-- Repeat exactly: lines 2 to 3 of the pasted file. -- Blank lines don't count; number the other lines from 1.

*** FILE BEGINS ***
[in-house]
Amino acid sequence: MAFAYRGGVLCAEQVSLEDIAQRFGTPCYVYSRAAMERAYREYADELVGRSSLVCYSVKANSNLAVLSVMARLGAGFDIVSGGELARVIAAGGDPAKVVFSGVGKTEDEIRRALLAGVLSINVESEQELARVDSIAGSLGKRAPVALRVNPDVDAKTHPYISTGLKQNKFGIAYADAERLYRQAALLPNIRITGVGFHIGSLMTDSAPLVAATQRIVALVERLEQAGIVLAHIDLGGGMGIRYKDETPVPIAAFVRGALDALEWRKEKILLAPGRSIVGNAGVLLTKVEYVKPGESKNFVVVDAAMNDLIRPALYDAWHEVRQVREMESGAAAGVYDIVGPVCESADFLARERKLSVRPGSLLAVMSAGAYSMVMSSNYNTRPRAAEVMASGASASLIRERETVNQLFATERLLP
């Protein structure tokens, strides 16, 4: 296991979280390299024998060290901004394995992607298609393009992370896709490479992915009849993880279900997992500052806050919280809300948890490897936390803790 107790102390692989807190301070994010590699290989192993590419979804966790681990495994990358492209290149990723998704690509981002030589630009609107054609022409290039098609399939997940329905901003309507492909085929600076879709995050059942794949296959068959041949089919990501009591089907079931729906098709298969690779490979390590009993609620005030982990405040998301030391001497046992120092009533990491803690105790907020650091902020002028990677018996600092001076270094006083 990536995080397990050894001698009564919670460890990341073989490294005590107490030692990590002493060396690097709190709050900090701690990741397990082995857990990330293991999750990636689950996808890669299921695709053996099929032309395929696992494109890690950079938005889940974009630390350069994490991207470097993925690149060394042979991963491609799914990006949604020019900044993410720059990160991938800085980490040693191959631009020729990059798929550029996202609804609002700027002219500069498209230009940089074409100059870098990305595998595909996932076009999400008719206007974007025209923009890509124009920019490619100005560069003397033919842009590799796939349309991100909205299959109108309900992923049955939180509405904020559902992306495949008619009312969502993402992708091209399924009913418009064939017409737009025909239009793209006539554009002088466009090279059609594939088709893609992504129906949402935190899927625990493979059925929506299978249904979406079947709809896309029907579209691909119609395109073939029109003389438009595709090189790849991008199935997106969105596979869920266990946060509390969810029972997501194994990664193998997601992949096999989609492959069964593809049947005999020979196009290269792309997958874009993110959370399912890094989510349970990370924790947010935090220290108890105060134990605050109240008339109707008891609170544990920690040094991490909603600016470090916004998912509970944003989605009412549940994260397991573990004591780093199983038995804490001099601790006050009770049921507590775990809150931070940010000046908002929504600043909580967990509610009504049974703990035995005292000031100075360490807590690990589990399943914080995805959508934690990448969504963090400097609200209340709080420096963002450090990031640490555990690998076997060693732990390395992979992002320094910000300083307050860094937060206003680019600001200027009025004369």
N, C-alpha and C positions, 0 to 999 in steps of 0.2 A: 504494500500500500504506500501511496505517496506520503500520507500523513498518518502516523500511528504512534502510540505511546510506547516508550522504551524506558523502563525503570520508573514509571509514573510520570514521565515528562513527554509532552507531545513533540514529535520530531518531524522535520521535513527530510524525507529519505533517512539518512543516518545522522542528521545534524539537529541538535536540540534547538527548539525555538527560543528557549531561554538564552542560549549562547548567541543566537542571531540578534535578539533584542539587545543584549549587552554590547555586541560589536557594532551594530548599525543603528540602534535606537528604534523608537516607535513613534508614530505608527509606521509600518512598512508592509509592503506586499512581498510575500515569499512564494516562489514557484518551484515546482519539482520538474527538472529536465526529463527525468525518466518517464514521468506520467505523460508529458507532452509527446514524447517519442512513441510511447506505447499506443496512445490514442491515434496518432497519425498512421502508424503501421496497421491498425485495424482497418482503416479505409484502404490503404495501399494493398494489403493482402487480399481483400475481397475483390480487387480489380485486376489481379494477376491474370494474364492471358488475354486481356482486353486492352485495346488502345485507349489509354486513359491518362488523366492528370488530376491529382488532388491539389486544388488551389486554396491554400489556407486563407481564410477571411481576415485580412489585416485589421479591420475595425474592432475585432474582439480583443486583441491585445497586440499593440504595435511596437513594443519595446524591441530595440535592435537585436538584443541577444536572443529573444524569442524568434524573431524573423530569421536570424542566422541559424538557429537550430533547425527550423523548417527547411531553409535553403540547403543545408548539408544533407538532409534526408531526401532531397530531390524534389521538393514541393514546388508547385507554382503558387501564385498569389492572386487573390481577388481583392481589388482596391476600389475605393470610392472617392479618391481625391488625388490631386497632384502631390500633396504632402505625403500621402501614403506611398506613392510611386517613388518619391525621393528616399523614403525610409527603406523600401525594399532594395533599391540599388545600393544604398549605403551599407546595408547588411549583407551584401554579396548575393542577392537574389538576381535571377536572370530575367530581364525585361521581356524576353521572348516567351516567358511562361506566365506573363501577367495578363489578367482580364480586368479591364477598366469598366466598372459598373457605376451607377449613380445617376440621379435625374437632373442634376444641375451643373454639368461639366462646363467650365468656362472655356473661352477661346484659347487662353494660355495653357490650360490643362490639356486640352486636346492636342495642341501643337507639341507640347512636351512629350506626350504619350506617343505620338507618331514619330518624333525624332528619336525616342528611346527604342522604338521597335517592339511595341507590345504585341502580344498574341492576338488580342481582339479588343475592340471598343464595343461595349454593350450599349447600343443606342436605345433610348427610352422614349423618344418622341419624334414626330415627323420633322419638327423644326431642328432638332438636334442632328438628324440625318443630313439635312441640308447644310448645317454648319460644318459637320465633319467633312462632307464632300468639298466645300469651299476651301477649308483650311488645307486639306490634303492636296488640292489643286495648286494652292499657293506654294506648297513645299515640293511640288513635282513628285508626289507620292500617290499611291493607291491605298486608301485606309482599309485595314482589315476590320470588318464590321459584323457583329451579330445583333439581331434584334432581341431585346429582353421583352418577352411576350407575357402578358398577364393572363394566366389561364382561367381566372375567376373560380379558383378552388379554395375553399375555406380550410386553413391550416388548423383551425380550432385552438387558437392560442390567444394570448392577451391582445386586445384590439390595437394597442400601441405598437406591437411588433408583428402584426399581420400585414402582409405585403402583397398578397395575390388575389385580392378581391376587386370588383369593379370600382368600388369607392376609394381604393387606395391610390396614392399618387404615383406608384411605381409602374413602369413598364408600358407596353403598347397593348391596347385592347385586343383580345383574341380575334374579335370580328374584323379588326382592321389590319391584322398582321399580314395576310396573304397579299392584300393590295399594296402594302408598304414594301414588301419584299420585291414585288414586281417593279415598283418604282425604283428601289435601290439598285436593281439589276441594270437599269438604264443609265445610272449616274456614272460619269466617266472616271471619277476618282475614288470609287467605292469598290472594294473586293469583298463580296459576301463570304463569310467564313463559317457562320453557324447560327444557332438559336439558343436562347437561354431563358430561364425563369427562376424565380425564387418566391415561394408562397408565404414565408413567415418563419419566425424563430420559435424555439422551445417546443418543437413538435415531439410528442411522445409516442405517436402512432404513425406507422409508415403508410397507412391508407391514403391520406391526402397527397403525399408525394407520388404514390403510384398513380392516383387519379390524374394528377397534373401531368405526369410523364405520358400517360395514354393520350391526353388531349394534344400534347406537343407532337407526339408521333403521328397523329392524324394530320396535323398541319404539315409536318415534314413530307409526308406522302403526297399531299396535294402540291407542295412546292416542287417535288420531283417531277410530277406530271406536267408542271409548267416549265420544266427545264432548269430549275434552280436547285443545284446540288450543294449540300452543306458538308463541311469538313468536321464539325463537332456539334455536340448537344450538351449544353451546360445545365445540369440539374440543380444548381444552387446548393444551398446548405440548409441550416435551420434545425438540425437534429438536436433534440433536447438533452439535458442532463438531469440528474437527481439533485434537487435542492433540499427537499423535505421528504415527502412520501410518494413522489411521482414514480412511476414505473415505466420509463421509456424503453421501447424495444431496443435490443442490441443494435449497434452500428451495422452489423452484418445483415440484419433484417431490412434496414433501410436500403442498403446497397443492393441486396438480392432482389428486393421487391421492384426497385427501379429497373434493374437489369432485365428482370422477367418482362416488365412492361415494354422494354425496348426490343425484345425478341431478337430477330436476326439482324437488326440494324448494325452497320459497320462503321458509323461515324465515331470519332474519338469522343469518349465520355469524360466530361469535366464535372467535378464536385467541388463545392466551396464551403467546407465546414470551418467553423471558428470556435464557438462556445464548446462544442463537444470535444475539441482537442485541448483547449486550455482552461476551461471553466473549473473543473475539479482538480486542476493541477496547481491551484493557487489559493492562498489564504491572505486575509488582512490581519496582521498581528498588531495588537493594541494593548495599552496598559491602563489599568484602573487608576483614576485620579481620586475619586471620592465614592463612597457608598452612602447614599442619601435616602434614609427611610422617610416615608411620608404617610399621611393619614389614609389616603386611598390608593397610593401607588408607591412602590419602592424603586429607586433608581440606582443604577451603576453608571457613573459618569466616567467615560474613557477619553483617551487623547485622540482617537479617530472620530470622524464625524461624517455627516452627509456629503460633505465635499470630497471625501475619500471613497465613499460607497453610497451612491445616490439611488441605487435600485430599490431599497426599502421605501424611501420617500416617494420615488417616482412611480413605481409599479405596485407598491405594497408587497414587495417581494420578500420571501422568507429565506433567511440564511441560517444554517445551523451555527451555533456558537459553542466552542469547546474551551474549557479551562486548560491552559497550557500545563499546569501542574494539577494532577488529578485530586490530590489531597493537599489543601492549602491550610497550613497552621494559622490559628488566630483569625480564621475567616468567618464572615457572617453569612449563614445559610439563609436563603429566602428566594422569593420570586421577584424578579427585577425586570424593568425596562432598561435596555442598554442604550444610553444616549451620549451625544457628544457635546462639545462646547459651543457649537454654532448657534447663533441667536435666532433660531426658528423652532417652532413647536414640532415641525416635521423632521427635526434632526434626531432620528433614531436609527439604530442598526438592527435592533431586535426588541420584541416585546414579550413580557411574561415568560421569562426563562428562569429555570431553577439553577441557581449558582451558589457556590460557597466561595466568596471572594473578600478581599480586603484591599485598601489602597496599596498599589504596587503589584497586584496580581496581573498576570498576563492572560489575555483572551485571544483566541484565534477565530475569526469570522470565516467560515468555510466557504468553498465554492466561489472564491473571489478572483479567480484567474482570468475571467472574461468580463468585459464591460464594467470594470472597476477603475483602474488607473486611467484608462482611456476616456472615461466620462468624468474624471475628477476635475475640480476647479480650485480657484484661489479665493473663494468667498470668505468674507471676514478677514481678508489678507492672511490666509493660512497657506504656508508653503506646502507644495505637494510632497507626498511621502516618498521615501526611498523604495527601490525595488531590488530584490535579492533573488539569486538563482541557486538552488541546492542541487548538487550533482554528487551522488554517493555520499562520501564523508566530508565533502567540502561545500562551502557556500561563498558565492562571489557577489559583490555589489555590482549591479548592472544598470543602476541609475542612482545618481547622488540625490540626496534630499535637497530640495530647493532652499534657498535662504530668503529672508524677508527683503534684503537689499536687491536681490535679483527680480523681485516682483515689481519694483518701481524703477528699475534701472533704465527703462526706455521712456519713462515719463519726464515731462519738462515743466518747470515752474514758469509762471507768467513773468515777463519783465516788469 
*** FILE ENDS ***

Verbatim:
Amino acid sequence: MAFAYRGGVLCAEQVSLEDIAQRFGTPCYVYSRAAMERAYREYADELVGRSSLVCYSVKANSNLAVLSVMARLGAGFDIVSGGELARVIAAGGDPAKVVFSGVGKTEDEIRRALLAGVLSINVESEQELARVDSIAGSLGKRAPVALRVNPDVDAKTHPYISTGLKQNKFGIAYADAERLYRQAALLPNIRITGVGFHIGSLMTDSAPLVAATQRIVALVERLEQAGIVLAHIDLGGGMGIRYKDETPVPIAAFVRGALDALEWRKEKILLAPGRSIVGNAGVLLTKVEYVKPGESKNFVVVDAAMNDLIRPALYDAWHEVRQVREMESGAAAGVYDIVGPVCESADFLARERKLSVRPGSLLAVMSAGAYSMVMSSNYNTRPRAAEVMASGASASLIRERETVNQLFATERLLP
């Protein structure tokens, strides 16, 4: 296991979280390299024998060290901004394995992607298609393009992370896709490479992915009849993880279900997992500052806050919280809300948890490897936390803790 107790102390692989807190301070994010590699290989192993590419979804966790681990495994990358492209290149990723998704690509981002030589630009609107054609022409290039098609399939997940329905901003309507492909085929600076879709995050059942794949296959068959041949089919990501009591089907079931729906098709298969690779490979390590009993609620005030982990405040998301030391001497046992120092009533990491803690105790907020650091902020002028990677018996600092001076270094006083 990536995080397990050894001698009564919670460890990341073989490294005590107490030692990590002493060396690097709190709050900090701690990741397990082995857990990330293991999750990636689950996808890669299921695709053996099929032309395929696992494109890690950079938005889940974009630390350069994490991207470097993925690149060394042979991963491609799914990006949604020019900044993410720059990160991938800085980490040693191959631009020729990059798929550029996202609804609002700027002219500069498209230009940089074409100059870098990305595998595909996932076009999400008719206007974007025209923009890509124009920019490619100005560069003397033919842009590799796939349309991100909205299959109108309900992923049955939180509405904020559902992306495949008619009312969502993402992708091209399924009913418009064939017409737009025909239009793209006539554009002088466009090279059609594939088709893609992504129906949402935190899927625990493979059925929506299978249904979406079947709809896309029907579209691909119609395109073939029109003389438009595709090189790849991008199935997106969105596979869920266990946060509390969810029972997501194994990664193998997601992949096999989609492959069964593809049947005999020979196009290269792309997958874009993110959370399912890094989510349970990370924790947010935090220290108890105060134990605050109240008339109707008891609170544990920690040094991490909603600016470090916004998912509970944003989605009412549940994260397991573990004591780093199983038995804490001099601790006050009770049921507590775990809150931070940010000046908002929504600043909580967990509610009504049974703990035995005292000031100075360490807590690990589990399943914080995805959508934690990448969504963090400097609200209340709080420096963002450090990031640490555990690998076997060693732990390395992979992002320094910000300083307050860094937060206003680019600001200027009025004369």